*What is the measure of our reaping? (9:6)

*What is a sign of God’s righteousness? (9:9)

*What else happens when we supply the needs of the poor? (9: l 2)

Although Jesus came seeking all people, his ministry had a significant impact among the poor (Matthew 11:5). The feeding of the five thousand and of the four thousand, though by no means famine relief, nonetheless tells us that Jesus was concerned with the whole person and not just the spiritual aspect. There is also a hint in the miraculous nature of his supply that our own care for the poor needs a charismatic dimension.

The parable of the Good Samaritan (Luke 10:25-37) defines our neighbour as anyone who crosses our path, regardless of colour, creed or country of origin. Paul sums it up: “Therefore, as we have opportunity, let us do good to all people, especially to those who belong to the family of believers.” (Gal 6:10)

This keeps us from either doing nothing or trying to do everything.

Real wisdom!


Materialistic philosophy dominates both the capitalist and socialist economic systems in our modern world. Jesus challenges the assumption that we should find meaning to life only in what can be seen and touched: “Then He said to them, “Watch out! Be on your guard against all kinds of greed; a man’s life does not consist in the abundance of his possessions.” (Luke 12:15)

He went further and declared that it was extremely difficult for a rich person to be saved (see Luke 18: l8-25). So, out of love for him, Jesus told the rich young ruler to sell all he had and to give it to the poor (Luke l8:22).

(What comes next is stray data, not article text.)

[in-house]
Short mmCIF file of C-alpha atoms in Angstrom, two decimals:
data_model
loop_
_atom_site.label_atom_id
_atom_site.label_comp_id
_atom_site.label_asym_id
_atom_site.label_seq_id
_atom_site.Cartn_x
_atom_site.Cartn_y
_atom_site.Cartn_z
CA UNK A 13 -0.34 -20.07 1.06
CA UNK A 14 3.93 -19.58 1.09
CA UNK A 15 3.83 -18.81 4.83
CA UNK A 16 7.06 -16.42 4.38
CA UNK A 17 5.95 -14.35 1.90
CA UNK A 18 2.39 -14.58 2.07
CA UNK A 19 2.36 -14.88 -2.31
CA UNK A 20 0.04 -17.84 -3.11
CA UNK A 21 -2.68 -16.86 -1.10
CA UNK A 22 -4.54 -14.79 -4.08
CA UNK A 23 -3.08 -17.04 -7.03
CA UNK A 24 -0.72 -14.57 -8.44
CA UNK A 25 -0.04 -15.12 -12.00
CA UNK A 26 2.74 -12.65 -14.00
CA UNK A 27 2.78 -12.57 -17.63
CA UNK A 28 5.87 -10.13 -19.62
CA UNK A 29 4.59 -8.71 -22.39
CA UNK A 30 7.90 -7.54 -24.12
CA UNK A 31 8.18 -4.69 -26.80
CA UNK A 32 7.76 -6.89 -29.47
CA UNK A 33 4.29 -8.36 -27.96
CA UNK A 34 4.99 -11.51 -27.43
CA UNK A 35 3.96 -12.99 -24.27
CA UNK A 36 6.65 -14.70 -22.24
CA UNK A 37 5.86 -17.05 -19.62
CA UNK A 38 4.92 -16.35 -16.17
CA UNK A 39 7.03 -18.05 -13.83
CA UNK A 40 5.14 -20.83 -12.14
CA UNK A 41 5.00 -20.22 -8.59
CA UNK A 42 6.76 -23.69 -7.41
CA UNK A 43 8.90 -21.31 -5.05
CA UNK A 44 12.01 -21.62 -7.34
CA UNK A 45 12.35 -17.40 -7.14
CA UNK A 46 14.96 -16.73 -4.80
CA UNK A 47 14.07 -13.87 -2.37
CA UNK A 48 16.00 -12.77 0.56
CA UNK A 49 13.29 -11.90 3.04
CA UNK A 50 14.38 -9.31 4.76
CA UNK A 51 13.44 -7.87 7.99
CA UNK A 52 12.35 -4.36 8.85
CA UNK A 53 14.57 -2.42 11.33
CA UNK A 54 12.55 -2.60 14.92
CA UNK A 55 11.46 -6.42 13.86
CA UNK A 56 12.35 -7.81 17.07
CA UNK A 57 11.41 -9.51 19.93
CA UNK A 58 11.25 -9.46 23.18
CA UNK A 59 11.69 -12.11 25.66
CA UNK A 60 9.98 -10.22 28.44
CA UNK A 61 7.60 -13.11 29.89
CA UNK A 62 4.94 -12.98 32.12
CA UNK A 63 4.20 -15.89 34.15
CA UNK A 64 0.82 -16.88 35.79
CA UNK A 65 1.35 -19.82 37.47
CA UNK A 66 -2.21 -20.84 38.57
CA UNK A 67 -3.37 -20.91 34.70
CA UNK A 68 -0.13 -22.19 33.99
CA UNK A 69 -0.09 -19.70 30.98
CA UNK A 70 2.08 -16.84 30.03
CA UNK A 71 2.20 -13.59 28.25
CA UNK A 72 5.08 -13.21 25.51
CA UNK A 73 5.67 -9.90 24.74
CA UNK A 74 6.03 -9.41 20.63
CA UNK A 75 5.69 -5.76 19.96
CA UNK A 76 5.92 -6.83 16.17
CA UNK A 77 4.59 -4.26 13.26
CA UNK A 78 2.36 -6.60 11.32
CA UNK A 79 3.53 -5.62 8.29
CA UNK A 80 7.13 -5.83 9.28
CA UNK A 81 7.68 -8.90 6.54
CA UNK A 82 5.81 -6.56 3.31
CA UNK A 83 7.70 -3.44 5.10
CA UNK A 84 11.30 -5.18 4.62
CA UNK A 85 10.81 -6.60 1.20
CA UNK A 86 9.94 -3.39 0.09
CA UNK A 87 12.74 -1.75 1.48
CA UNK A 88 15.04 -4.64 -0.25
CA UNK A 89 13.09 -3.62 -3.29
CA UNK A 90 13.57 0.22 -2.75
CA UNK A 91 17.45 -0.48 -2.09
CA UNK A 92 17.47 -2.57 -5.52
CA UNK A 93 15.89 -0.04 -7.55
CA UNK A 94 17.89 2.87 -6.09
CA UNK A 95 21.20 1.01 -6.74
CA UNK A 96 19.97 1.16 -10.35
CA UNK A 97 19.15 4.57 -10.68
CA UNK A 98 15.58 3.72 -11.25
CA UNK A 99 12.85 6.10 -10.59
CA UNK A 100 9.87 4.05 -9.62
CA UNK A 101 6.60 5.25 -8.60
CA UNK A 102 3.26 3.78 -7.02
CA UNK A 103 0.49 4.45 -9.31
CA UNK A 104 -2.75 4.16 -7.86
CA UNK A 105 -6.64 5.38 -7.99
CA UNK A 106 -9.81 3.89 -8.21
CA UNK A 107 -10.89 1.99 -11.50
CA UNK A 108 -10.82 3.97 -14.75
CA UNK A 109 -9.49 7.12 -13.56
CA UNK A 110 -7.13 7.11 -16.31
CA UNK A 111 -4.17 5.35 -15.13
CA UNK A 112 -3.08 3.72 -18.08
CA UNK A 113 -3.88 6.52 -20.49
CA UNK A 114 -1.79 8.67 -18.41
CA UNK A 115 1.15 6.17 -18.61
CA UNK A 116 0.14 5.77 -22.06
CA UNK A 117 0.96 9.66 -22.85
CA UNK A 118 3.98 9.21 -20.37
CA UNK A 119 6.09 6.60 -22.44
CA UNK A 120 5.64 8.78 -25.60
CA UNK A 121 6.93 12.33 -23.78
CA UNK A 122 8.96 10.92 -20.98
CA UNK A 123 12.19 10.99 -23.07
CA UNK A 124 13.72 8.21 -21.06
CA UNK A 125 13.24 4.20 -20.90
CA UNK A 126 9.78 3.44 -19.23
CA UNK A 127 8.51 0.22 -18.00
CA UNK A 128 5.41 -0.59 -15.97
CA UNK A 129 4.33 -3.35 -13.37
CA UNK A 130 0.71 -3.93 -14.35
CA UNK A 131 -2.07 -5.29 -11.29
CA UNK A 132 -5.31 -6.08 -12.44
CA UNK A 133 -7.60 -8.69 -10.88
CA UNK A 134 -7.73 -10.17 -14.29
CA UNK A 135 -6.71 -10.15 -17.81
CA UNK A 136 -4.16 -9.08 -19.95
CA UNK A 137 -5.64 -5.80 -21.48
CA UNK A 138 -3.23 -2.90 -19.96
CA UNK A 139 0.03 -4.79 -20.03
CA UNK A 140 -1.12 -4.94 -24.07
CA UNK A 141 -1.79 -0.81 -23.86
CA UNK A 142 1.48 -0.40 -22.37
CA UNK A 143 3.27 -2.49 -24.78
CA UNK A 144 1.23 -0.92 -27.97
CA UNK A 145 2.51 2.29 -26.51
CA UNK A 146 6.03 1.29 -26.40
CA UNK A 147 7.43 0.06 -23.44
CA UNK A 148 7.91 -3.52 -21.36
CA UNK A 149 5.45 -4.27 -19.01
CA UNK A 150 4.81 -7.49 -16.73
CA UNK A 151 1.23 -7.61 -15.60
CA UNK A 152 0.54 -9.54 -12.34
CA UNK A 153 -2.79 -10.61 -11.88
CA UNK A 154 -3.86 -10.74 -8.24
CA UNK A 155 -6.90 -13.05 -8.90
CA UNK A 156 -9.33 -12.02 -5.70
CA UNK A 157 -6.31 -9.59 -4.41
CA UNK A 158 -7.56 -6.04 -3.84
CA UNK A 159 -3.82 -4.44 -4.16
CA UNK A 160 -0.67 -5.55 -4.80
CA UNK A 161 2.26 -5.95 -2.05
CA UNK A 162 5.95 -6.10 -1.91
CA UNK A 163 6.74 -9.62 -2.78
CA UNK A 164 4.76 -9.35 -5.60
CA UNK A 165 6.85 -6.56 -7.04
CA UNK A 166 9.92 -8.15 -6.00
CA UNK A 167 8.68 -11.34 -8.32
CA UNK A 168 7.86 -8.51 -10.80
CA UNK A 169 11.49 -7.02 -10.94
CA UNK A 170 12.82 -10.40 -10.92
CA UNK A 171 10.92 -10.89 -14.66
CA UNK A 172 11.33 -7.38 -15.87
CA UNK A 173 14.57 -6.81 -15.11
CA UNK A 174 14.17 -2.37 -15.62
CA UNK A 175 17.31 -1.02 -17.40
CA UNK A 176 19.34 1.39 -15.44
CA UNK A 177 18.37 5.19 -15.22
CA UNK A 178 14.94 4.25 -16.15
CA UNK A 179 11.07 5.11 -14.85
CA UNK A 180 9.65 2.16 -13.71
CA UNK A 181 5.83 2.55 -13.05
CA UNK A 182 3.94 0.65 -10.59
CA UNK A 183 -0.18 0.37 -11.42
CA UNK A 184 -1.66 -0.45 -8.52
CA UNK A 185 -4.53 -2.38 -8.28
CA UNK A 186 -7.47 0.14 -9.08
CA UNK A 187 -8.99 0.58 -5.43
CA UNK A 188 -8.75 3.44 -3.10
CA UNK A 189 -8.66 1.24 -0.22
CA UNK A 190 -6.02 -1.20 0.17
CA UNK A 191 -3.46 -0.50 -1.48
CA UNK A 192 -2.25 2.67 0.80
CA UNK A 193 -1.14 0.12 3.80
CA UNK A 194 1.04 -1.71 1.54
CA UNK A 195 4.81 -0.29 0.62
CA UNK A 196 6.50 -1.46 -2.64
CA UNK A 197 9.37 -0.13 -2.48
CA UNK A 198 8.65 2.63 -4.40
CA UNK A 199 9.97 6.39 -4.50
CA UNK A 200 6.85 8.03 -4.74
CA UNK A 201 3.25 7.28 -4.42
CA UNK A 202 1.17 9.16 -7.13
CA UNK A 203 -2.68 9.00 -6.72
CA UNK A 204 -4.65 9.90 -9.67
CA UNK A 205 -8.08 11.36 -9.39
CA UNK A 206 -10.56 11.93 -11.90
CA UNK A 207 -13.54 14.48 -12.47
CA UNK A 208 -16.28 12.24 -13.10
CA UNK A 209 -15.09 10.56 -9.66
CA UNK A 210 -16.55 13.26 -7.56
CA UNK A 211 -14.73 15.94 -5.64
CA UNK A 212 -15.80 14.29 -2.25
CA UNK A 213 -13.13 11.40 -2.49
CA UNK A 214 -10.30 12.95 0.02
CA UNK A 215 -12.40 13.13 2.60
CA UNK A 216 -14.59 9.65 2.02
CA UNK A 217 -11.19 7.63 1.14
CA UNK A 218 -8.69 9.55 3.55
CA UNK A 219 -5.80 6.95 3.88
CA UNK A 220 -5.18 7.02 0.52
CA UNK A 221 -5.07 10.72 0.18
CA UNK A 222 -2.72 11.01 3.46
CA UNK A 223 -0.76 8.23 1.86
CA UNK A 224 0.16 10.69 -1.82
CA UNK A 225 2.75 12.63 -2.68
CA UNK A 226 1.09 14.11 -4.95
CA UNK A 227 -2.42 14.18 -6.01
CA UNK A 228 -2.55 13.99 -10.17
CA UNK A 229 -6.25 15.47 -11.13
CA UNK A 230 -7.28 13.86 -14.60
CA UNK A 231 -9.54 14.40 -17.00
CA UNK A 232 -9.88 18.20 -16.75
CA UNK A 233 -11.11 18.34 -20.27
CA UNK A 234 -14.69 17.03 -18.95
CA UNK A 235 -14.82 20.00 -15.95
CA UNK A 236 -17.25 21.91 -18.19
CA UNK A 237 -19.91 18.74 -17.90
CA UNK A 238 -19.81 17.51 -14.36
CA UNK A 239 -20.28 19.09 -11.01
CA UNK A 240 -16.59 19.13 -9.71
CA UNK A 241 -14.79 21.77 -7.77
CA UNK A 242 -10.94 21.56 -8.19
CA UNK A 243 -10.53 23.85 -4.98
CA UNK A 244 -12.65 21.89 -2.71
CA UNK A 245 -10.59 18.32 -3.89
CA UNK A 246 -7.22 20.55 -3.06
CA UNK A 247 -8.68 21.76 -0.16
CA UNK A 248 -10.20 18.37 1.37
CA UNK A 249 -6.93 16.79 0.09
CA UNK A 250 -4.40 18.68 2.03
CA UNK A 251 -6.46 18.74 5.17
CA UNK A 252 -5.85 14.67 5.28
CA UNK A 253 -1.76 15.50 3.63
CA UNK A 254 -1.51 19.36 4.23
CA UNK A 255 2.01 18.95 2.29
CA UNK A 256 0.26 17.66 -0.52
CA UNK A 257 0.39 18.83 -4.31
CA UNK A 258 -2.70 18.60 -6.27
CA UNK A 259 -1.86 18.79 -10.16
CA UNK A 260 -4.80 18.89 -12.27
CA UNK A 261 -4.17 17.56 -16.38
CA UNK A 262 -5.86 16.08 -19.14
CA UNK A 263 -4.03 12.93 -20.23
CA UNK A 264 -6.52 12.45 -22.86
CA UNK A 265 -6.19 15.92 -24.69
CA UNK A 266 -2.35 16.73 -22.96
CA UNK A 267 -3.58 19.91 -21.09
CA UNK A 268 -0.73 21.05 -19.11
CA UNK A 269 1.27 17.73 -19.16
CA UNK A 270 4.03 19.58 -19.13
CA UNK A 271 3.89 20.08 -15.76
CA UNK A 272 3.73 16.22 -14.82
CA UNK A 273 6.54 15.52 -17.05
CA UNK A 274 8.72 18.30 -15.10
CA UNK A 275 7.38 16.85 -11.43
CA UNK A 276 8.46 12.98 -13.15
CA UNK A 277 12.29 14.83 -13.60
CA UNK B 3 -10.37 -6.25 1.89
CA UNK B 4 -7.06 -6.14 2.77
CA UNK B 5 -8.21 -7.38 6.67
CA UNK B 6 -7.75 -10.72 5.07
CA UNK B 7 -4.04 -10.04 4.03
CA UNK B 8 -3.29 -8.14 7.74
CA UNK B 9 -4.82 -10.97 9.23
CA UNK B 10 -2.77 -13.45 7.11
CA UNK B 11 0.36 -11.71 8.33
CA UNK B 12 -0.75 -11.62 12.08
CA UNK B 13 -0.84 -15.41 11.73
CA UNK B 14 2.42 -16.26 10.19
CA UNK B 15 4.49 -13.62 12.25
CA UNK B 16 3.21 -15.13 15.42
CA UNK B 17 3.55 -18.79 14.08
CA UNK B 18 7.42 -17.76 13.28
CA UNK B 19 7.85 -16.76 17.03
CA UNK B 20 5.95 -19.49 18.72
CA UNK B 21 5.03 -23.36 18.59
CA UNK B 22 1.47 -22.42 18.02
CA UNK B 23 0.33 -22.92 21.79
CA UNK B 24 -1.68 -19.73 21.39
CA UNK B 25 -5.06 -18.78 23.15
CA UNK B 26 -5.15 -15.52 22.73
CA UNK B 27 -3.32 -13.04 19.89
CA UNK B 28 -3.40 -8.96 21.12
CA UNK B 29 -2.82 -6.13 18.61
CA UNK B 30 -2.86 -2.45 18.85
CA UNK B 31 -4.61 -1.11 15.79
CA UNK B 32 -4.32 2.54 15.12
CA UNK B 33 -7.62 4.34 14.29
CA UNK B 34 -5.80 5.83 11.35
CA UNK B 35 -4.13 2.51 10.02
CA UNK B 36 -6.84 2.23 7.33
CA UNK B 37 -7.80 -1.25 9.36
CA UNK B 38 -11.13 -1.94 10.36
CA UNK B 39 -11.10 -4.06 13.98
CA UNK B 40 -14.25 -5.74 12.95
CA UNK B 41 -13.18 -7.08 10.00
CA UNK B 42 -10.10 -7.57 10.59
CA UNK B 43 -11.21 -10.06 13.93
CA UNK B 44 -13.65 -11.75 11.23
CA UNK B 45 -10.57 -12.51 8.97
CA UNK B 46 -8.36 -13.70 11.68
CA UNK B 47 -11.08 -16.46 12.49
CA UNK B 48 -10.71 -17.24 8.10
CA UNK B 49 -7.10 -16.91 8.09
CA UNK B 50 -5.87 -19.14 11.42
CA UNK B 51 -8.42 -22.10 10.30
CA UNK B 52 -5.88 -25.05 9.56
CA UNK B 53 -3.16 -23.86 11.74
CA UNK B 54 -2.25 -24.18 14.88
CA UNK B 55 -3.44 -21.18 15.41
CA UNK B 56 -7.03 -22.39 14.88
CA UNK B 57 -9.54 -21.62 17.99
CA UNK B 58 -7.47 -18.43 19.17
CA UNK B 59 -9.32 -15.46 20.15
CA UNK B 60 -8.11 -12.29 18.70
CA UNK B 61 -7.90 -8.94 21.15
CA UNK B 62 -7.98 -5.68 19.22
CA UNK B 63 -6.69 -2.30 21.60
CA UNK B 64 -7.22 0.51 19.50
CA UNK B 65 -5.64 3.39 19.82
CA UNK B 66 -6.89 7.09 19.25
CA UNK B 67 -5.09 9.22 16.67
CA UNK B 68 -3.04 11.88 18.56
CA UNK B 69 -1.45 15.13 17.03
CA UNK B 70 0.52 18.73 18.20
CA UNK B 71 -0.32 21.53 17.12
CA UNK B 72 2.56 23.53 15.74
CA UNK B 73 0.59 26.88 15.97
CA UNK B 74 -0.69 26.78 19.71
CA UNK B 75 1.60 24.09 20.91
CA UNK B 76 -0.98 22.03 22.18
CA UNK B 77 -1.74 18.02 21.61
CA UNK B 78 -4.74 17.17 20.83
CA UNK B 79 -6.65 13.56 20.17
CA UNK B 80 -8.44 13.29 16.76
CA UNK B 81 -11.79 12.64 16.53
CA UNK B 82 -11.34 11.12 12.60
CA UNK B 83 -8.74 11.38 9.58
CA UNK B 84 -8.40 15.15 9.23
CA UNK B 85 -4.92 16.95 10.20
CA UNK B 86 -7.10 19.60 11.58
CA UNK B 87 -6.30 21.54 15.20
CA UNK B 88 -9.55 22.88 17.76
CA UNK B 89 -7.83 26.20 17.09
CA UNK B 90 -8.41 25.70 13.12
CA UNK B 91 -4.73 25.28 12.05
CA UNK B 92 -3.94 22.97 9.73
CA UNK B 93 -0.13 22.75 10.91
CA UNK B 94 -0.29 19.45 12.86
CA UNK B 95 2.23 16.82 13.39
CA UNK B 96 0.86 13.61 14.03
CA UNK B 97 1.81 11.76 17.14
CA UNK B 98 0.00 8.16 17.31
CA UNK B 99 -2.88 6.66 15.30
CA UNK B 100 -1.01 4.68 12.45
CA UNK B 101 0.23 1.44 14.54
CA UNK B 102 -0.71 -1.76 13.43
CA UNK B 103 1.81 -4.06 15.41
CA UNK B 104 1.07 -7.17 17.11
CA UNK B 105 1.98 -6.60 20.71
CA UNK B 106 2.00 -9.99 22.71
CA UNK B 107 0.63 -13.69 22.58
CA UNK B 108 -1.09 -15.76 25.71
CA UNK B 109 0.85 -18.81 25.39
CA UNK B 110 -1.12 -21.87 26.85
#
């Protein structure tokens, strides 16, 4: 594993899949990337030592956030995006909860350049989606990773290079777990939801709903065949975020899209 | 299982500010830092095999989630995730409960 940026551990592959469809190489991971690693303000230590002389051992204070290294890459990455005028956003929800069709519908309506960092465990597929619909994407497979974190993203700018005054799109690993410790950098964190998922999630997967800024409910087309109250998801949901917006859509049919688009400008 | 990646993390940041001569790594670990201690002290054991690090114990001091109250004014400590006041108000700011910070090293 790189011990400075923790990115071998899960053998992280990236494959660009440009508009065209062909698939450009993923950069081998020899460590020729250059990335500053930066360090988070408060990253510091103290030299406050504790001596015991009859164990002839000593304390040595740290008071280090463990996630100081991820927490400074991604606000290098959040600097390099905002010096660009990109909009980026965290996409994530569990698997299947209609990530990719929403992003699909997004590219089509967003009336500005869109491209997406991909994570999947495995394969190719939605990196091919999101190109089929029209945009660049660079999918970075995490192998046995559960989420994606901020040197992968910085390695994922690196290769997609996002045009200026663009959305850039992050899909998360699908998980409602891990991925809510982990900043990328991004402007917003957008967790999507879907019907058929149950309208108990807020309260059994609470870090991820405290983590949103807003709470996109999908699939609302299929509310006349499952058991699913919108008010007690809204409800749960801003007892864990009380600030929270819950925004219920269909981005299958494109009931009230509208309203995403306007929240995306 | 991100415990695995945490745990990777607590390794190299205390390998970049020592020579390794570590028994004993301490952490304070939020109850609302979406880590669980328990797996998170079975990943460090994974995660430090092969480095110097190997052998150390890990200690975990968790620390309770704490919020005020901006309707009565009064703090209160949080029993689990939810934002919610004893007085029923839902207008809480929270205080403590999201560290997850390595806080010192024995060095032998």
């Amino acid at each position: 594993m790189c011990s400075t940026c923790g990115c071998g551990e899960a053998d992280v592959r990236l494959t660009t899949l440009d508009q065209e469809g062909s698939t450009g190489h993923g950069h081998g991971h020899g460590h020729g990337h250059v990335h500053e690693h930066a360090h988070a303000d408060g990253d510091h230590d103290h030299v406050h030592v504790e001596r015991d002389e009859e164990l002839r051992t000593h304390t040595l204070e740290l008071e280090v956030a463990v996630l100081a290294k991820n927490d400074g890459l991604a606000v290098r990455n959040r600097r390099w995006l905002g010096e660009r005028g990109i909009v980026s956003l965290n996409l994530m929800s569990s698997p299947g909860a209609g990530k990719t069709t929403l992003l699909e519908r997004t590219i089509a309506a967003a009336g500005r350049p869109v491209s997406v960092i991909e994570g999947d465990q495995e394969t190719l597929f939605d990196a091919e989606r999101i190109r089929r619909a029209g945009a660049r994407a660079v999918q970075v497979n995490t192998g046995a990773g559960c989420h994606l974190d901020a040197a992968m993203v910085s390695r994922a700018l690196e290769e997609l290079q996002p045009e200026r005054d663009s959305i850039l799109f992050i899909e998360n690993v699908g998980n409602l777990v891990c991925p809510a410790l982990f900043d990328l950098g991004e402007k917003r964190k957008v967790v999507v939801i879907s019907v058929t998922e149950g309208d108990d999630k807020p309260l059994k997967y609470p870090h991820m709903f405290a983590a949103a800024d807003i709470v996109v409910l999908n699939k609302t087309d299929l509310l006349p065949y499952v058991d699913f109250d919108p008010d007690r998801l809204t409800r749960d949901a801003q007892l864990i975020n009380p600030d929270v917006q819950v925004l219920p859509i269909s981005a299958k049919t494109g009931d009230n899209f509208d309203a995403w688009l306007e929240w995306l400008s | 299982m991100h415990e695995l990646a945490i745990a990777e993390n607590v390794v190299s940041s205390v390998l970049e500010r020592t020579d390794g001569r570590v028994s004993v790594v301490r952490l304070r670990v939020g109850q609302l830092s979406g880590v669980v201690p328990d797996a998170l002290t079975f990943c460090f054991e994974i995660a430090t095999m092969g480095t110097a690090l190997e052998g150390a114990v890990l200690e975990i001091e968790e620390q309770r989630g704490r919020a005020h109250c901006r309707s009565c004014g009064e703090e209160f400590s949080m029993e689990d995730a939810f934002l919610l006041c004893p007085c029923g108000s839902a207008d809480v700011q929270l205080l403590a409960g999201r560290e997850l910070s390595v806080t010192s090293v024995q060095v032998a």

Covetousness is a curse. It can be the vice of a man with only five pence to his name. It is especially a threat to the affluent. The only way that a person with assets and the ability to make money can be an heir to the kingdom of God is by becoming a generous giver, especially to the poor ( l Timothy 6:l7-19).

Paul gives some specific advice on how to give to the poor in l Cor. l6: 1-2. What is it? And what sort of giver does God like (2 Corinthians 9:7.)


The Scriptures are always realistic, never idealistic. As we saw in a previous lesson, Paul didn’t attack slavery as such but nonetheless made it impossible for any true believer to continue treating his slaves as slaves (see Philemon l5-17).

The implications of this are tremendous. How, on that basis, could we ever cram the working classes into tenement housing, let alone keep anyone in economic, racial or political subjugation, once given the opportunity to do something about it? However, whatever means we use to bring about social and political change, they must be non-violent. This is apparent from Jesus’ words to Pilate in John 18:36. Our warring is in the spiritual realm, the home of the real mowers (Ephesians 6:10-12). Prayer and proclamation can change a policy, or a government.

Does the Bible give us any economic clues beyond the charitable? Is there a godly way to arrange the economics of a society and indeed of a world so as to lessen the appalling divide? The answer is ‘yes’.


The malaise of the West is due in large part to worshipping the false god of mammon (money). Governments as well as individuals need to repent of this and temper their policies by the principle of wisdom found in Agur’s prayer: Keep falsehood and lies far from me; give me neither poverty nor riches, but give me only my daily bread. Otherwise, I may have too much and disown You and say, ‘Who is the LORD?’ Or I may become poor and steal, and so dishonour thee name of my God.” (Pro 30:9)